So these readings do a bit more digging into topics discussed last week, primarily the idea of promoting student exploration. The Quinn and Bell article discuss the potential benefits of moving away from the normal method of every student learning the same skill at the same time, progressing linearly and discretely through a textbook to a more real world model of the scientific/engineering community. They advocate allowing students to design and make their own experiments, exploring topics that they find interesting. They also advocate having students working together, meshing their interests, allowing for the particular skills they have developed through their individual investigations to complement each other. That development of social interactions and laboratory rapport is very useful in a real world science or engineering setting. One key point Quinn and Bell emphasize is the importance of professional development in teacher training. After all, any old teacher could perform simple information transfer, but it takes a well trained teacher to adequately guide a student down whatever path they want to explore.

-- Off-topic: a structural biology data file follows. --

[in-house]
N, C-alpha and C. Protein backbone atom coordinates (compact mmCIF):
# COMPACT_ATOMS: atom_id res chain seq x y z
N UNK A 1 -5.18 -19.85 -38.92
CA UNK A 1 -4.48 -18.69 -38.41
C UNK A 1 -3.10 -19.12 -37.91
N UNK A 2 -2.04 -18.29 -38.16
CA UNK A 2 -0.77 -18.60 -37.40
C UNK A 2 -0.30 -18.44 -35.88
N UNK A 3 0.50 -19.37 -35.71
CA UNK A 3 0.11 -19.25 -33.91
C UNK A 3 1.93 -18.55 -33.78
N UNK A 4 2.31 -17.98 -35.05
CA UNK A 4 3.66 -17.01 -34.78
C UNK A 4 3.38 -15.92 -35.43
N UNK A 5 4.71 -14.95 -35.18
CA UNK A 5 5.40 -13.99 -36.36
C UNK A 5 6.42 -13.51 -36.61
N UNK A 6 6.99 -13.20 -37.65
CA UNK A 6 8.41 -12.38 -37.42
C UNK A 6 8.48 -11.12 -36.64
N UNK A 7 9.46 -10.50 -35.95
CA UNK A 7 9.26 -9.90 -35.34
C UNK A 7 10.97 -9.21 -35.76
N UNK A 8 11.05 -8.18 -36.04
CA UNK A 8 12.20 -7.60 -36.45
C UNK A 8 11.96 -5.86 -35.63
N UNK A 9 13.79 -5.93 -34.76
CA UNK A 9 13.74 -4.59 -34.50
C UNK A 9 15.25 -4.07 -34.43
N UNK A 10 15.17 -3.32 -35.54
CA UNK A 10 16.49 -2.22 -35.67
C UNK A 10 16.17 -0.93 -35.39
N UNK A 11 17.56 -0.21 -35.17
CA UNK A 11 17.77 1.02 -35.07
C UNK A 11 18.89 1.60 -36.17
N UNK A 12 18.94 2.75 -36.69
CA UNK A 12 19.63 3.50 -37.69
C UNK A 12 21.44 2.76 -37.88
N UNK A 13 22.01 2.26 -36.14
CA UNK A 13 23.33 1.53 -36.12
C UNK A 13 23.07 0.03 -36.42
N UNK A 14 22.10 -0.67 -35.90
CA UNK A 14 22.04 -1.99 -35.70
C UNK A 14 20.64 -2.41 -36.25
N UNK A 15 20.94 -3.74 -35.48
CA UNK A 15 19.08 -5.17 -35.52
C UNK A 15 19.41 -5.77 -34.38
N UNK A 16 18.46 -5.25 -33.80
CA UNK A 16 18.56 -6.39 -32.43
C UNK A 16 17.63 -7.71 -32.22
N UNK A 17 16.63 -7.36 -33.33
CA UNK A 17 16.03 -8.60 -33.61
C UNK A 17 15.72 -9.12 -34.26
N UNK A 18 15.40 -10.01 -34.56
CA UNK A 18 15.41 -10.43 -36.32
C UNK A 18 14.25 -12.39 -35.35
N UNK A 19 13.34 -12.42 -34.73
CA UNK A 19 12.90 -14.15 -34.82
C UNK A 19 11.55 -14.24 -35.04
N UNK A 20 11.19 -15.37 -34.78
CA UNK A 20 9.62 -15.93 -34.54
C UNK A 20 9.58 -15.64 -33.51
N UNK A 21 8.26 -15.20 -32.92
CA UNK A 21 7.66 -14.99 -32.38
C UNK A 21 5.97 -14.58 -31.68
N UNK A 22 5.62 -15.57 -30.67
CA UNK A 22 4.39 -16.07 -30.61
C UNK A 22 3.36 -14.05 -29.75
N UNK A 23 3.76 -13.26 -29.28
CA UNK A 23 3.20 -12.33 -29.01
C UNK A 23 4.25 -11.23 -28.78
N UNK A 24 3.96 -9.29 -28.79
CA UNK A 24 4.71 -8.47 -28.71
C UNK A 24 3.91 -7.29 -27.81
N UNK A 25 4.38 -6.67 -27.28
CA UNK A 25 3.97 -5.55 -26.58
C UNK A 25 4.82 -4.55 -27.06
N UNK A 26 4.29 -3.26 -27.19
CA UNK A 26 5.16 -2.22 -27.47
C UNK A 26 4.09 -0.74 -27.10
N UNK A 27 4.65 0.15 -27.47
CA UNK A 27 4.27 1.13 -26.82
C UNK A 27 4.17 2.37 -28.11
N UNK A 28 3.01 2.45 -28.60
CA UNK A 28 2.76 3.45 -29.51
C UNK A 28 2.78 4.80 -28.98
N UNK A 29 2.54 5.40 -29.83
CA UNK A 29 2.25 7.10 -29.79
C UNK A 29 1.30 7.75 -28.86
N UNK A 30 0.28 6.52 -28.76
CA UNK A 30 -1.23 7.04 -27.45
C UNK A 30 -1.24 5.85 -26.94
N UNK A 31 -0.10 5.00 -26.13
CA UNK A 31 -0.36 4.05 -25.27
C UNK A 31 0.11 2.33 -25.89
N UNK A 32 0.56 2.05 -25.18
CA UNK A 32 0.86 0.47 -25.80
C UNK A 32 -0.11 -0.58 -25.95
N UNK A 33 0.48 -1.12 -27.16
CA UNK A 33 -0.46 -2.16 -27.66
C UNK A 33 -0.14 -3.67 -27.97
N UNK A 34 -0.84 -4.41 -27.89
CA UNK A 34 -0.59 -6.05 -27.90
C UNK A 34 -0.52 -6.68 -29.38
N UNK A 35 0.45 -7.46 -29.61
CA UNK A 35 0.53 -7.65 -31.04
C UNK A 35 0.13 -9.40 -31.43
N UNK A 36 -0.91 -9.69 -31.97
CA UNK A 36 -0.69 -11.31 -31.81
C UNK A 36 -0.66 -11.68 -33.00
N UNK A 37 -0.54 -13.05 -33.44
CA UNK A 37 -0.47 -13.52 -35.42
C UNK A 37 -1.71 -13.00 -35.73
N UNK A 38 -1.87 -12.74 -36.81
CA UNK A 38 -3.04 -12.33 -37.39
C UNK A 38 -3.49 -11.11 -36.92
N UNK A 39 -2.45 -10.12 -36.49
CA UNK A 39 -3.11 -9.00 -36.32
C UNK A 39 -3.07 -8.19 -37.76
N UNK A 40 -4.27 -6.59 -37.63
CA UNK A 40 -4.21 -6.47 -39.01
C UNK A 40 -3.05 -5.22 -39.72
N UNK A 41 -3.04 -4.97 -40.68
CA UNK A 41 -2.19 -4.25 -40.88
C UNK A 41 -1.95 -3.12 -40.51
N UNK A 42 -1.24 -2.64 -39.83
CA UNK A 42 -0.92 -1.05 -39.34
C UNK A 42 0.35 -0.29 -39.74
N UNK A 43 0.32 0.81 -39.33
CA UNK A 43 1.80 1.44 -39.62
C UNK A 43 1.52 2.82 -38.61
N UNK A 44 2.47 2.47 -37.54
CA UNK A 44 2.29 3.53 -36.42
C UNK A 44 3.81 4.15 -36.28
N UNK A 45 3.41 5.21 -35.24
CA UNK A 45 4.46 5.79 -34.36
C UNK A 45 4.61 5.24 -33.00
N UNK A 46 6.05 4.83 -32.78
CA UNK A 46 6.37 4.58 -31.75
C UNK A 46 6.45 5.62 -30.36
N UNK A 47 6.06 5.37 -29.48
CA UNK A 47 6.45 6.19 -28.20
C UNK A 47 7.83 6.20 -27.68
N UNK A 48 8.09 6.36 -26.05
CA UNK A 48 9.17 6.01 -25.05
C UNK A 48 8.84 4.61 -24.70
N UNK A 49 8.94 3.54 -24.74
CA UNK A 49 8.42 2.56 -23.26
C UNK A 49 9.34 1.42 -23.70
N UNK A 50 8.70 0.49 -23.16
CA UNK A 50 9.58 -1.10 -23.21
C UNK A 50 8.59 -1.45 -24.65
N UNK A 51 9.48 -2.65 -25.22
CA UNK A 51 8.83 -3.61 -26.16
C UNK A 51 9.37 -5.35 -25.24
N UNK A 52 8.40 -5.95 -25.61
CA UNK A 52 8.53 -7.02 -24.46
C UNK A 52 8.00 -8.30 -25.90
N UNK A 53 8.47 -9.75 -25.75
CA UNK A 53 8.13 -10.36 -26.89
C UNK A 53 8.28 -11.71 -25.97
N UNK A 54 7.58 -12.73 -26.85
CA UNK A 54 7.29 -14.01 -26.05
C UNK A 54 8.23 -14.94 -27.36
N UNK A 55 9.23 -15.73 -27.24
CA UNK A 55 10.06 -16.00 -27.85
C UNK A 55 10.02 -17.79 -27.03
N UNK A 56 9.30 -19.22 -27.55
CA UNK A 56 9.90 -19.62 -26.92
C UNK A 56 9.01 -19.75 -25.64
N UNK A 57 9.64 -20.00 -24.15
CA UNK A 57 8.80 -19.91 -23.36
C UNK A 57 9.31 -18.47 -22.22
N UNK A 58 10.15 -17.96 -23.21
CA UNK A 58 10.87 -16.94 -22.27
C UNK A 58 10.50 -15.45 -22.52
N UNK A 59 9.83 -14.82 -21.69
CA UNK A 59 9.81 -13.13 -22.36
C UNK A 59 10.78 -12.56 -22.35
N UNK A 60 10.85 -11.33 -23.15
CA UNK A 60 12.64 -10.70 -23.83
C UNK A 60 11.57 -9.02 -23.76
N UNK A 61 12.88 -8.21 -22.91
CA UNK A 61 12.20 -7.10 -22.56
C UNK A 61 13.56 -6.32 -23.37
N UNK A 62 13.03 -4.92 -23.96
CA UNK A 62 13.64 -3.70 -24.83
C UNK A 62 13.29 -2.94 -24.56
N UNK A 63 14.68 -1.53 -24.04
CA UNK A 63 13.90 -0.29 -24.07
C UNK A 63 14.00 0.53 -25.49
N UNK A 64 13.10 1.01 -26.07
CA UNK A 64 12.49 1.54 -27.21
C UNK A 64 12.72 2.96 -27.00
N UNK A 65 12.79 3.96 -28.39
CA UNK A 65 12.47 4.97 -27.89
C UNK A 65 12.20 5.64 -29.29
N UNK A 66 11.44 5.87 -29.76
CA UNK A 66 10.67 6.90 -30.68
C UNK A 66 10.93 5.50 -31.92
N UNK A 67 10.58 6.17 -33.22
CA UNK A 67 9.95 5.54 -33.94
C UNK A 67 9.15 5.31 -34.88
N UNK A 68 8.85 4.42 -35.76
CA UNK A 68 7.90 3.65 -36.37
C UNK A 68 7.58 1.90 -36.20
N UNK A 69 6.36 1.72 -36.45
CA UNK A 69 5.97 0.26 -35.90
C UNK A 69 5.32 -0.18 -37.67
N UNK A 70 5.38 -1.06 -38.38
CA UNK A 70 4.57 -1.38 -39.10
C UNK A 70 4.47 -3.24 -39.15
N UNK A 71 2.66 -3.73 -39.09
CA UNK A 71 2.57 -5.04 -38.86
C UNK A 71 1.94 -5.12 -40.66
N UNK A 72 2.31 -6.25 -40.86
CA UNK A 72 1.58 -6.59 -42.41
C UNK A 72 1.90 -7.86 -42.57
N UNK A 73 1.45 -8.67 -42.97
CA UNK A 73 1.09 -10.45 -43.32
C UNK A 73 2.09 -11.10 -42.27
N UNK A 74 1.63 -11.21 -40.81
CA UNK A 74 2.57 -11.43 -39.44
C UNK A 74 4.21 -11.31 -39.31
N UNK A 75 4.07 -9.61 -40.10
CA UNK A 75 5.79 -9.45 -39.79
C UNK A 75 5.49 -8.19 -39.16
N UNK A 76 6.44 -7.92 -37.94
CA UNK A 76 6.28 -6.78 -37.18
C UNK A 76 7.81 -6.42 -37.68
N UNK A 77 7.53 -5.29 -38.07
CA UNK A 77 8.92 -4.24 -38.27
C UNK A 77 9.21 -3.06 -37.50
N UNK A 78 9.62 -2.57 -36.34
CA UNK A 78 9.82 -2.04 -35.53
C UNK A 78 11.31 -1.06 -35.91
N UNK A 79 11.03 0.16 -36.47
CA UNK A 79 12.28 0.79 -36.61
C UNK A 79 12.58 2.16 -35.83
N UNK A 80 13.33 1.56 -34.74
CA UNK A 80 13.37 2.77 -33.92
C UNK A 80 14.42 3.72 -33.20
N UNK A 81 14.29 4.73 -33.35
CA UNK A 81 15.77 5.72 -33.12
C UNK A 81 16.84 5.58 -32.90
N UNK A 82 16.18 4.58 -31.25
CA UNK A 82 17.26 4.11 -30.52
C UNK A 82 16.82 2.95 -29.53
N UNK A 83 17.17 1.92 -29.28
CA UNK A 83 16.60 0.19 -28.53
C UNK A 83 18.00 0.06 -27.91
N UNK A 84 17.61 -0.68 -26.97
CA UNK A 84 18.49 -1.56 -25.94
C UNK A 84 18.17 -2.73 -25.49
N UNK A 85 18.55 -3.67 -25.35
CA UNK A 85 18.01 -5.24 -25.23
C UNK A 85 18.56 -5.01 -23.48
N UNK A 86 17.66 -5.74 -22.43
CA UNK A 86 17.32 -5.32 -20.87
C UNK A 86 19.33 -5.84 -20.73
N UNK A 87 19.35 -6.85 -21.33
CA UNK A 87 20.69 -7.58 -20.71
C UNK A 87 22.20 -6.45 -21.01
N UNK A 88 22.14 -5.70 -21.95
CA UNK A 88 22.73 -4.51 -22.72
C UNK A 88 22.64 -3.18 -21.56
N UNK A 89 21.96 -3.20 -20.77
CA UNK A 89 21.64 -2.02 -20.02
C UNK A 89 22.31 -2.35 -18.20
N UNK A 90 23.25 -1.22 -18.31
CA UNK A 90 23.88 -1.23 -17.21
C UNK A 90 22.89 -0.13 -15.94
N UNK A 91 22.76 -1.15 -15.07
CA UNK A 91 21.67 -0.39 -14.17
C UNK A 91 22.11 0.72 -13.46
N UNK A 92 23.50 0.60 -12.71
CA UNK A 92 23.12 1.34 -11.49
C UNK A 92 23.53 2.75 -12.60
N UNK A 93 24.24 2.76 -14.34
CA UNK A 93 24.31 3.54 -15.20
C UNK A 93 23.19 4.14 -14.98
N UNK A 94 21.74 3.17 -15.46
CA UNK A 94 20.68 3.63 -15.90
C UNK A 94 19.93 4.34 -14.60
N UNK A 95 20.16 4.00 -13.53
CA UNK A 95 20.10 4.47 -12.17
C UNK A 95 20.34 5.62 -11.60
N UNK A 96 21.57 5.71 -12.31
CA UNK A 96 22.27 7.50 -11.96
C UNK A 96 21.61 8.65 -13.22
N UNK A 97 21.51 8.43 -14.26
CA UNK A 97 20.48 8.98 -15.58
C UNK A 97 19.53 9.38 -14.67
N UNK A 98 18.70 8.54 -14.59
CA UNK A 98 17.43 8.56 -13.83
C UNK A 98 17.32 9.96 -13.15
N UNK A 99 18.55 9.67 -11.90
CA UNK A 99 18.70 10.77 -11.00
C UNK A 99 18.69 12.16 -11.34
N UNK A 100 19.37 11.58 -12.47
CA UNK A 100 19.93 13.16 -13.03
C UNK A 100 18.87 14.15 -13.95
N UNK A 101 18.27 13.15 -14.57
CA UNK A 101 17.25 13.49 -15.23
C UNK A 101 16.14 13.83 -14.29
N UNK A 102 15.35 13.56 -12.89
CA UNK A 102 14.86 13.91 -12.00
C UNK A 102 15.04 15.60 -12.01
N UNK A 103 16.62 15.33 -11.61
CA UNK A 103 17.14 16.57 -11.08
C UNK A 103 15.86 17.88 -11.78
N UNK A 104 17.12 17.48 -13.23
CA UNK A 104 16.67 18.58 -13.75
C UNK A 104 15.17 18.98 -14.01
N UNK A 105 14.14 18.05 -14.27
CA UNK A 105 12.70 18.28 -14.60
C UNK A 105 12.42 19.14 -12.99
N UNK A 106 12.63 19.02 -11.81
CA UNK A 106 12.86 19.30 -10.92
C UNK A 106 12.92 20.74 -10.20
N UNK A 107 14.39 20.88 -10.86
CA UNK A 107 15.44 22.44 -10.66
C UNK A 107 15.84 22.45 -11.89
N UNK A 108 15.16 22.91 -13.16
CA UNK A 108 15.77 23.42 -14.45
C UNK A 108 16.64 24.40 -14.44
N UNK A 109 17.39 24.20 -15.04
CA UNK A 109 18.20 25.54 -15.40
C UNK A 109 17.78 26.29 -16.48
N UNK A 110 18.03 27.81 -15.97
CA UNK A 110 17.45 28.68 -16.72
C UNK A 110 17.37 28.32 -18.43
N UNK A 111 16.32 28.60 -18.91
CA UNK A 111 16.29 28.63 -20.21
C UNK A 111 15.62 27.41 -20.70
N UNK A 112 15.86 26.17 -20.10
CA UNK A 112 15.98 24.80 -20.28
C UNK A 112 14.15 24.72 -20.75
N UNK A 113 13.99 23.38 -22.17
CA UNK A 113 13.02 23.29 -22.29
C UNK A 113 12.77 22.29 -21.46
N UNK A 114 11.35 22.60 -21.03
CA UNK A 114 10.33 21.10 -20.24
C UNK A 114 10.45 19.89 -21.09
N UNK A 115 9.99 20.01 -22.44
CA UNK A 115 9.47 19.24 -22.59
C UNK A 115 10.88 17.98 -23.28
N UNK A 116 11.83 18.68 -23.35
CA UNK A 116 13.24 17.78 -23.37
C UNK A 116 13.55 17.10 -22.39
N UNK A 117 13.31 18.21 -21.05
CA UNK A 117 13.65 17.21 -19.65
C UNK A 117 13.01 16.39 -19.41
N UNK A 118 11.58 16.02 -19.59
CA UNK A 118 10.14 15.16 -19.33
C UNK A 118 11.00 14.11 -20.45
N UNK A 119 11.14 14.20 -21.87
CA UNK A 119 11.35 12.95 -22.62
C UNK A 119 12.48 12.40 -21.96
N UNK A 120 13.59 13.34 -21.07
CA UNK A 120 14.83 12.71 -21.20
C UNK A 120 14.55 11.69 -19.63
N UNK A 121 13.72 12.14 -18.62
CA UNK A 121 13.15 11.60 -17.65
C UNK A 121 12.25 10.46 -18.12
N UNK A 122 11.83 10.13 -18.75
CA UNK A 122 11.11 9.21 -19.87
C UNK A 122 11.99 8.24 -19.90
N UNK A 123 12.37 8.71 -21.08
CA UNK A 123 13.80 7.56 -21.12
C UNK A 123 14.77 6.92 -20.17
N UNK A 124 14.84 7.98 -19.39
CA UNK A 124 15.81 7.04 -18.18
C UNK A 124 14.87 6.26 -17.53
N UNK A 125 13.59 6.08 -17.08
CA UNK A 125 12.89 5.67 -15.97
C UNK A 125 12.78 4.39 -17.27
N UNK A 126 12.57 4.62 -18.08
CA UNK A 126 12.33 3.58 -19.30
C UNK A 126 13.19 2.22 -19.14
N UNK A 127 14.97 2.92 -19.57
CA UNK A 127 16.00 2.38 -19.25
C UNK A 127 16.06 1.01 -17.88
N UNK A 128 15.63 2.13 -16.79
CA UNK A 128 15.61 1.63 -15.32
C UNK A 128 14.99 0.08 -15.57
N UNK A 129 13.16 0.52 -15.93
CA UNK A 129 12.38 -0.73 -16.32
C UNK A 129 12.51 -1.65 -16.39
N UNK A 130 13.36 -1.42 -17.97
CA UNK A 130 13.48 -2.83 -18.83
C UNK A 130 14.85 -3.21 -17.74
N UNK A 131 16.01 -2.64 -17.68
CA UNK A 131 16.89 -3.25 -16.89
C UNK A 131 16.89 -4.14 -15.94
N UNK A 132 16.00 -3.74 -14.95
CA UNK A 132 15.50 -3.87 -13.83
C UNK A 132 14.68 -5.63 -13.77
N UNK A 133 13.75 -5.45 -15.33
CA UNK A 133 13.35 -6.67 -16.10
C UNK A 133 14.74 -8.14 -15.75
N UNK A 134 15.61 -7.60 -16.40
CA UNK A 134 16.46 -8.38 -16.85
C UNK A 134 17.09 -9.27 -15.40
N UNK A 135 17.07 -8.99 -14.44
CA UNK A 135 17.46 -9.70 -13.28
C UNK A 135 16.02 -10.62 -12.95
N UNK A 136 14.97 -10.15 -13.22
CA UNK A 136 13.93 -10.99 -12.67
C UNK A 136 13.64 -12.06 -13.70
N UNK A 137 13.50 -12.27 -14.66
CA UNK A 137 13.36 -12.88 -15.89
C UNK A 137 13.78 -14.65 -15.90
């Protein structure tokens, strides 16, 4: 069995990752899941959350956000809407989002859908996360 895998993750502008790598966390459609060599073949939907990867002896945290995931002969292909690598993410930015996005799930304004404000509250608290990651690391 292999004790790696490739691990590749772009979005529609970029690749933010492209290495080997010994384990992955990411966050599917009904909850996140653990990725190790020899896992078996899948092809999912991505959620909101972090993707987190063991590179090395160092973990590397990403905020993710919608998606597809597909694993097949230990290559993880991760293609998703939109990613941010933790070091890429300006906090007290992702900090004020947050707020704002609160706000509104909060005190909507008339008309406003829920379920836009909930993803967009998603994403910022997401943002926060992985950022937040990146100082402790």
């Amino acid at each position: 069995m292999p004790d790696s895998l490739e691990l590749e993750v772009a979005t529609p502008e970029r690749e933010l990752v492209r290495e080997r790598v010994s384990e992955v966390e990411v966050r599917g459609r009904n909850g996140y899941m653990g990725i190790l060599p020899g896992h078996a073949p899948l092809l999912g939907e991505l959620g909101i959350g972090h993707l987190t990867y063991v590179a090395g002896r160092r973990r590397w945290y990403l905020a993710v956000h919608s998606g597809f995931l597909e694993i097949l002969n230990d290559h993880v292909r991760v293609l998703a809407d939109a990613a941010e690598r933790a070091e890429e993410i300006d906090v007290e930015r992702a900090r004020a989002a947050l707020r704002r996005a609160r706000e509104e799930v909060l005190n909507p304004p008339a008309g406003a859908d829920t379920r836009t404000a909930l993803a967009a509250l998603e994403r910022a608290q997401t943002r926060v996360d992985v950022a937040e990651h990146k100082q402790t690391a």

The other article discusses the importance of museums and other extra-curricular resources. This reading in particular resonated with me because I love going to the museums. Museums are a good resource because they have access to a whole bunch of resources that a typical teacher might not: interactive displays, exhibits, cool movies, and dinosaur skeletons. This same concept applies to other extra-curricular opportunities. Botanic Gardens and nature centers offer excellent opportunities to observe different ecosystems. These also present a good opportunity for students to escape the classroom and learn in a more fun, relaxed setting.